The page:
# How it works this code?

var q = (function(x,foo = () => x) {
var x;
var y = x;
x =3;

return [x,y,foo()];
})(2)
console.log(q) // [3,2,2]

why is foo() returns 2 and not 3 ?
March 23rd 20 at 19:45
March 23rd 20 at 19:47
To understand what is happening, you just need to look. For example:
Example
``````var q = (function(x,foo = () => x) {
console.log('a)',x,y,foo()); //2 undefined 2
var x;
console.log('b)',x,y,foo()); //2 undefined 2
var y = x;
console.log('c)',x,y,foo ()); //2 2 2
x =3;
console.log('d)',x,y,foo ()); //3 2 2
return [x,y,foo()];
})(2)
console.log(q) // [3,2,2]``````
A more detailed example
``````var q = (console.log('init q',typeof x) //q init to undefined
function(x,foo = (console.log('init foo',x),() => x)) { //init foo 2
console.log('a)',x,y,foo()); //2 undefined 2
var x;
console.log('b)',x,y,foo()); //2 undefined 2
var y = x;
console.log('c)',x,y,foo ()); //2 2 2
x =3;
console.log('d)',x,y,foo ()); //3 2 2
return [x,y,foo()];
}
)(2)
console.log(q) // [3,2,2]``````

In General, there are at the time of initialization of the foo function is visible to the scope the anonymous function. But these local scopes have anonymous functions like two really. The first one contains the parameters of the function, and the second - the local variables of a function. And this var x is sitting in the second and overlaps the first field of view. That is, foo doesn't see the var x and only sees the one x, which is in the settings, because foo itself is also sitting in the first scope. I hope is available.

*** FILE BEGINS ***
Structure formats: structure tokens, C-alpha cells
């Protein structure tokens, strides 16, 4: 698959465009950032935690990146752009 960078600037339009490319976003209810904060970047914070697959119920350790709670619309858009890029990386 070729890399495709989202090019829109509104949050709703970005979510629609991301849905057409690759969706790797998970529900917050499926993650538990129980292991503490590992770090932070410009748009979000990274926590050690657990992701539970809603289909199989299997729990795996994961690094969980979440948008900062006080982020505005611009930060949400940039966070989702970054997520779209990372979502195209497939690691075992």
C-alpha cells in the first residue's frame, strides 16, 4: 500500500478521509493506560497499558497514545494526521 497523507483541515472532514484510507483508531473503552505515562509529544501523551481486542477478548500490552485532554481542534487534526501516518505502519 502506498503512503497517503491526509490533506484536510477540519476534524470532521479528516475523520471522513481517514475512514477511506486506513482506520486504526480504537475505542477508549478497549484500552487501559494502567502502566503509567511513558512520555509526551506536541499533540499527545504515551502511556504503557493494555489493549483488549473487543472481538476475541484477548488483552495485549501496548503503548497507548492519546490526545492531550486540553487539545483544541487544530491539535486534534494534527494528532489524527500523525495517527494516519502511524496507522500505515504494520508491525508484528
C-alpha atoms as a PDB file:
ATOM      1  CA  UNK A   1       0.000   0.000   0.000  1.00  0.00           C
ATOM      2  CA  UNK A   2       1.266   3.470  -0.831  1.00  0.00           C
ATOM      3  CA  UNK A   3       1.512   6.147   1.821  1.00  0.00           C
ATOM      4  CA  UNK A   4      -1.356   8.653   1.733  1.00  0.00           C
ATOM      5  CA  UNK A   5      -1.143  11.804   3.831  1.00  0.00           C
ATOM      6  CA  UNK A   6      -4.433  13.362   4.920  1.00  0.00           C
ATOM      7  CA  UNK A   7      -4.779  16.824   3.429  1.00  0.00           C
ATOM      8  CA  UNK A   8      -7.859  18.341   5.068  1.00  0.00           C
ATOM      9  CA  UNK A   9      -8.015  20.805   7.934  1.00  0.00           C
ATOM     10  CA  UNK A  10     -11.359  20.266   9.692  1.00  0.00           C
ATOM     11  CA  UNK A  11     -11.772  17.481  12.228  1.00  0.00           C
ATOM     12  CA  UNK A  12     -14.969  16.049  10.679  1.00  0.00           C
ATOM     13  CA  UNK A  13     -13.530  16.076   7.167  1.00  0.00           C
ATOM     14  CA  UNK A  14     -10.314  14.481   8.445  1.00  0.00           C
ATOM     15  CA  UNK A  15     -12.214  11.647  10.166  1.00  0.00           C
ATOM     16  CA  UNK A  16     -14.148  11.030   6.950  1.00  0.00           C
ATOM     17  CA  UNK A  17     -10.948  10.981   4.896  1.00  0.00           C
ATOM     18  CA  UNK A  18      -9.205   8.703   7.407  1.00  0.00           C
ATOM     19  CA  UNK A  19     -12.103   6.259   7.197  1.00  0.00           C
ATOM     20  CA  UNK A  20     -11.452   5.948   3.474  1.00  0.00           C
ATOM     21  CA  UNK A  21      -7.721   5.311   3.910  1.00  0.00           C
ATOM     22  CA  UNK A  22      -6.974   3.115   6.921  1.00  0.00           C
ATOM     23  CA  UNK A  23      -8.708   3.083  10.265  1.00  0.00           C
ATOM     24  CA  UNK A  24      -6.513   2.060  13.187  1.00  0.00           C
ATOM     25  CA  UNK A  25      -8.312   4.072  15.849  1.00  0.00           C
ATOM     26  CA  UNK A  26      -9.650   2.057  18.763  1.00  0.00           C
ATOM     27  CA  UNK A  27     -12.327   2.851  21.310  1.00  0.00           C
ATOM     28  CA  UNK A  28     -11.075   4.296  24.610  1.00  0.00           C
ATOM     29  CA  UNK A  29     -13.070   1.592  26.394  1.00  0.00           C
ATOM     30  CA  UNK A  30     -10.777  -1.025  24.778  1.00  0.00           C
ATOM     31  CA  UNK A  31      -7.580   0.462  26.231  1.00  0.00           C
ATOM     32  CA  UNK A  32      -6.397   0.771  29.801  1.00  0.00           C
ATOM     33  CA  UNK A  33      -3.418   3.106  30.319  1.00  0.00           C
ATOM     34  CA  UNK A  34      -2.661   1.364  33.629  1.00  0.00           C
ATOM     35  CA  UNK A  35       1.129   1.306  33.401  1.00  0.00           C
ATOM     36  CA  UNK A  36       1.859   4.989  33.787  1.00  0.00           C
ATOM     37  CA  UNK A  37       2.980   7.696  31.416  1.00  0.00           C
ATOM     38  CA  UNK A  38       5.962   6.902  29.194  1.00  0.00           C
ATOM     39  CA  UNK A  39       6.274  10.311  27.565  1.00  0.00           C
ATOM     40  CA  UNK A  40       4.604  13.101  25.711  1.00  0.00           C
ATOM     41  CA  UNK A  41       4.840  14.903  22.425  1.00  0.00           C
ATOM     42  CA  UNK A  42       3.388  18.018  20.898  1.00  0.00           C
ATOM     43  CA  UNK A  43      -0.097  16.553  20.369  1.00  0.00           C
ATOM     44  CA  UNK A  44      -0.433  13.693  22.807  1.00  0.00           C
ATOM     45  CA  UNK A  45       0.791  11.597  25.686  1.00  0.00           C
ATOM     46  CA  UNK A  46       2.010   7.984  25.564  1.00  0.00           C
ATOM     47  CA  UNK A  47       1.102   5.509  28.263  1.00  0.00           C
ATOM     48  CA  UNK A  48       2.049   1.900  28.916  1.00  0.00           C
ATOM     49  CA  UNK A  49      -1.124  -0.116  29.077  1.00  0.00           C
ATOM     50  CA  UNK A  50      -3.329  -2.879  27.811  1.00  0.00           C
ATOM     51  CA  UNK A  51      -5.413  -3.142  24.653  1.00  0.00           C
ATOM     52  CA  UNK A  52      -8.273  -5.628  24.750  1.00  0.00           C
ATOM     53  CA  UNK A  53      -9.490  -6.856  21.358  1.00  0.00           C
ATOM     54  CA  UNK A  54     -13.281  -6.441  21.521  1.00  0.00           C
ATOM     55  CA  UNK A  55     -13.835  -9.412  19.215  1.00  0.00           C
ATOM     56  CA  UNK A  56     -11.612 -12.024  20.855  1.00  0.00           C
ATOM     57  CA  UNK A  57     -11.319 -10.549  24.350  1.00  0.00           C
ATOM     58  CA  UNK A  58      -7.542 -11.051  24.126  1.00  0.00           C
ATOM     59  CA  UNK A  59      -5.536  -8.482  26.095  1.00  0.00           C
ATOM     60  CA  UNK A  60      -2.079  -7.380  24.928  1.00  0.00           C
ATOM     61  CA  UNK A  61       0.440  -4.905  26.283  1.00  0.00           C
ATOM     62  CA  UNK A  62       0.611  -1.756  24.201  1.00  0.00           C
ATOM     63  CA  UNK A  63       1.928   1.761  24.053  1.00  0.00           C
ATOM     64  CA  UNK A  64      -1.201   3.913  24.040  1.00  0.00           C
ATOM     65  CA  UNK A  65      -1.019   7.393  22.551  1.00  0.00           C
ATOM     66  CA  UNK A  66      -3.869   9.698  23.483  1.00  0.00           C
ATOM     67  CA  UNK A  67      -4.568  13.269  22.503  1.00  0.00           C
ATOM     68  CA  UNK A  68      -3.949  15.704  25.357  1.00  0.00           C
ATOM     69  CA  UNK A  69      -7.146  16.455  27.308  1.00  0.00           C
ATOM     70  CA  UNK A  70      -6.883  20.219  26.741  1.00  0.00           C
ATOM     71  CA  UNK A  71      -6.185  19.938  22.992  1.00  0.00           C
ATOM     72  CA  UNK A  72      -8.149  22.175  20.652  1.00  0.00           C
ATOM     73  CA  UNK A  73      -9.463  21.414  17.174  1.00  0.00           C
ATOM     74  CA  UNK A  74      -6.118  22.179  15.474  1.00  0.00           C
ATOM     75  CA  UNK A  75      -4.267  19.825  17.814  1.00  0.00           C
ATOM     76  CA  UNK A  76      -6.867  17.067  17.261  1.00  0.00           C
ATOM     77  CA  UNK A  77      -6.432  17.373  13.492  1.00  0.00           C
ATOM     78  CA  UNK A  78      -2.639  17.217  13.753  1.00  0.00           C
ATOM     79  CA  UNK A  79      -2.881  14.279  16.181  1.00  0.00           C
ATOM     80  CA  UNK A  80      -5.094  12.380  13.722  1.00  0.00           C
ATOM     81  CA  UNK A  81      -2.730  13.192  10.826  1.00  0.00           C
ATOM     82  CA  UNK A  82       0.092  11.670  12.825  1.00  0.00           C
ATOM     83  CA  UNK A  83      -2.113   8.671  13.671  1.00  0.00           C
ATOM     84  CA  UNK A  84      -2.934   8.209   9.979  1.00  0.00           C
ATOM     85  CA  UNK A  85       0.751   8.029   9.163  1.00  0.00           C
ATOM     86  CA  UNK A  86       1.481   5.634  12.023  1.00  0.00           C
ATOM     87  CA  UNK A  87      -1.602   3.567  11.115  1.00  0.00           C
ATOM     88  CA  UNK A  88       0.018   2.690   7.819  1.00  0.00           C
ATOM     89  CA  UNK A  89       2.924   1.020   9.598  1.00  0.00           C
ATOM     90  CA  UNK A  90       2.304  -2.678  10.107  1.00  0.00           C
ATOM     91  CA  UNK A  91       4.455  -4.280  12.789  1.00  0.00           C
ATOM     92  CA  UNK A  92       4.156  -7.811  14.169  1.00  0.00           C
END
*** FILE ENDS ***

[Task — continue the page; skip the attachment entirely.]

March 23rd 20 at 19:49
It's all in the Declaration of variables.
var declares a variable X within the function scope, at the time, as a function accesses the X inside the block scope braces {}.

let-const-var;
scope;
var declares the variable as a global
lol into? this is where you subtracted? - Barbara_Schowalter7 commented on March 23rd 20 at 19:52
@Barbara_Schowalter7, I agree, so correctly expressed his thought that got stupid.
Of course, we are talking about what var x is a variable inside of all functions (globally relative to the braces), and let x inside the field braces (local to the braces).
Corrected. - kennith.Wiega commented on March 23rd 20 at 19:55
@Brady.Wiega, so it is true, but there are actually all cheese-pine forest because of the circuit and not due to the way variable declarations - Barbara_Schowalter7 commented on March 23rd 20 at 19:58

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